“When your values are clear to you, making decisions becomes easier.” Roy E. Disney
In 2012 my son brought his paternal grandmother home to live with his family. At the time, she was in a less than desirable relationship, which required some changes be made. That was a tough choice, but turned out to be a great choice.
During the course of the next three and a half years, things on the home front were good. Grandma improved significantly as my daughter-in-law watched grandma’s mental and physical health issues closely, taking her to physicians when necessary, and keeping up with her daily regime of prescribed medications as well as supplements. Grandma was happy and my son’s family was happy as well.
Starting at the end of 2015, something changed. Grandma was still getting great care, but needed more stimulation from people of her age. While she loved being around the family, something was missing. She hired a companion to take her to some senior activities and was continuing to attend monthly Red Hatter’s meetings. Grandma had so much fun attending the activities at the senior center, but was reluctant to move. Tensions were starting in the household, as grandma was not very tolerant of her two grandsons running around the house. She stayed in her room resting a lot. Still, both she and my son and daughter-in-law were reluctant to start looking at alternative living for grandma.
During my visit in December 2015, I broached the idea of assisted living with grandma, my son, and daughter-in-law. The seed was planted, but after I left grandma was not happy that I talked with them about it. During the first months of 2016, my daughter-in-law decided to take grandma around to show her assisted living and independent living communities. To her surprise, grandma was open to the idea. They looked at several communities and grandma decided she wanted to live in a smaller one because the bigger ones would make her feel like she was living in a hotel. She made the decision to move in April of 2016. Tough choice~great choice.
While it took a just a little while for grandma to adjust, she now loves her new home. She is participating in activities, loving the meals, and making new friends. She is more lively and enjoying her time with her family, as they visit several times a week. They can now be in relationship as a family again and not caregivers to their elder grandma. Once again, tough choice~great choice, and the best choice she could have made for herself at this time in her life, at the young age of 87.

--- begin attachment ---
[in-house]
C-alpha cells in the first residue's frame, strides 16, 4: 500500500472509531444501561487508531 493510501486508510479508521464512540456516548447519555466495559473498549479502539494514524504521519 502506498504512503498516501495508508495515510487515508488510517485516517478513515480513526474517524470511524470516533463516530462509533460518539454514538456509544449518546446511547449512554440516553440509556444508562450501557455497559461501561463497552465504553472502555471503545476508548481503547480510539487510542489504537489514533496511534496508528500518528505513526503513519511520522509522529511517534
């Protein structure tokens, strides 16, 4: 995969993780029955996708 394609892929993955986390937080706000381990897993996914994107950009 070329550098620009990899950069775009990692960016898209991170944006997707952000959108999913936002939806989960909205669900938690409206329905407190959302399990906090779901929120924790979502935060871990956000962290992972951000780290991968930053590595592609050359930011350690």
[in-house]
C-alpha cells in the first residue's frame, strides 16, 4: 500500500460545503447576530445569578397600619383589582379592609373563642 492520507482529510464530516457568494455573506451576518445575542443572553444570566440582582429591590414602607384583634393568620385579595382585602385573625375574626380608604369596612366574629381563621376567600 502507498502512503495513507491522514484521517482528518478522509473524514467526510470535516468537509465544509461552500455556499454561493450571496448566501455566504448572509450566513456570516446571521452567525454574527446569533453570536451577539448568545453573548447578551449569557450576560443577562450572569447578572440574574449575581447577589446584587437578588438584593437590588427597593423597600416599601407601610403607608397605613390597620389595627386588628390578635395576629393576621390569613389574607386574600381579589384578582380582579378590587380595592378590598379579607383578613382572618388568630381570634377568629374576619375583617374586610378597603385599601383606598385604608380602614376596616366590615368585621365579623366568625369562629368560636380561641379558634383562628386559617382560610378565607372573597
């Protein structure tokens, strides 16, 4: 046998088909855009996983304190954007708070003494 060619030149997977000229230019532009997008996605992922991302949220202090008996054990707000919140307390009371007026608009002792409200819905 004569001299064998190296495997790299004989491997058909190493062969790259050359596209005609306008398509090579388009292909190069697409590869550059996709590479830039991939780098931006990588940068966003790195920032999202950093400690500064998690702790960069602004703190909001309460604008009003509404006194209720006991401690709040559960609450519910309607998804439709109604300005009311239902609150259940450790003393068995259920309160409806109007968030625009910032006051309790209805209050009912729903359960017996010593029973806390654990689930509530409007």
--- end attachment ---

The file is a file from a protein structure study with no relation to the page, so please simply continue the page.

I work in eldercare, and see families and elder adults struggling with the same tough choices as my family. We all have basic human needs to live purposeful lives, and to be part of a social structure that allows us companionship and the opportunity to continue to extend care to others. For my children’s grandmother, the tough choices were made with the primary goal to do what would result in a happy decision for all. Good choice!
When it comes to broaching the “assisted living” conversation, experts like Stella Henry, R.N., author of The Eldercare Handbook (HarperCollins, 2006) say “this is probably one of the hardest discussions a child or grandchild will ever have to make.” Many seniors unrealistically believe they can take care of themselves for the rest of their lives. And that’s where their children or other family members can be instrumental in identifying the challenge and instigating a conversation.
No matter what the age of your parent, experts say now is the time to begin communicating about the future. If you open the lines of communication early on, words like “assisted living” lose their sting later on, and the elder can be empowered in the decision making for his/her future.
About the guest author: Candis Willis, Director of Operations – Western Region Compass Senior Living
Candis lives in Redding, California. She says, “The best part of this work is connecting with residents and seeing them flourish when they thought life would be over because of leaving their homes.” Candis loves having the opportunity each day to give back to elders a portion of what they have given to many others. Candis believes everything happens for a reason, and even though life isn’t always easy, we have the opportunity to learn and grow from each and every experience. Playing with her grandchildren, enjoying the outdoors, yard work, and hiking are her favorite pastimes with her family.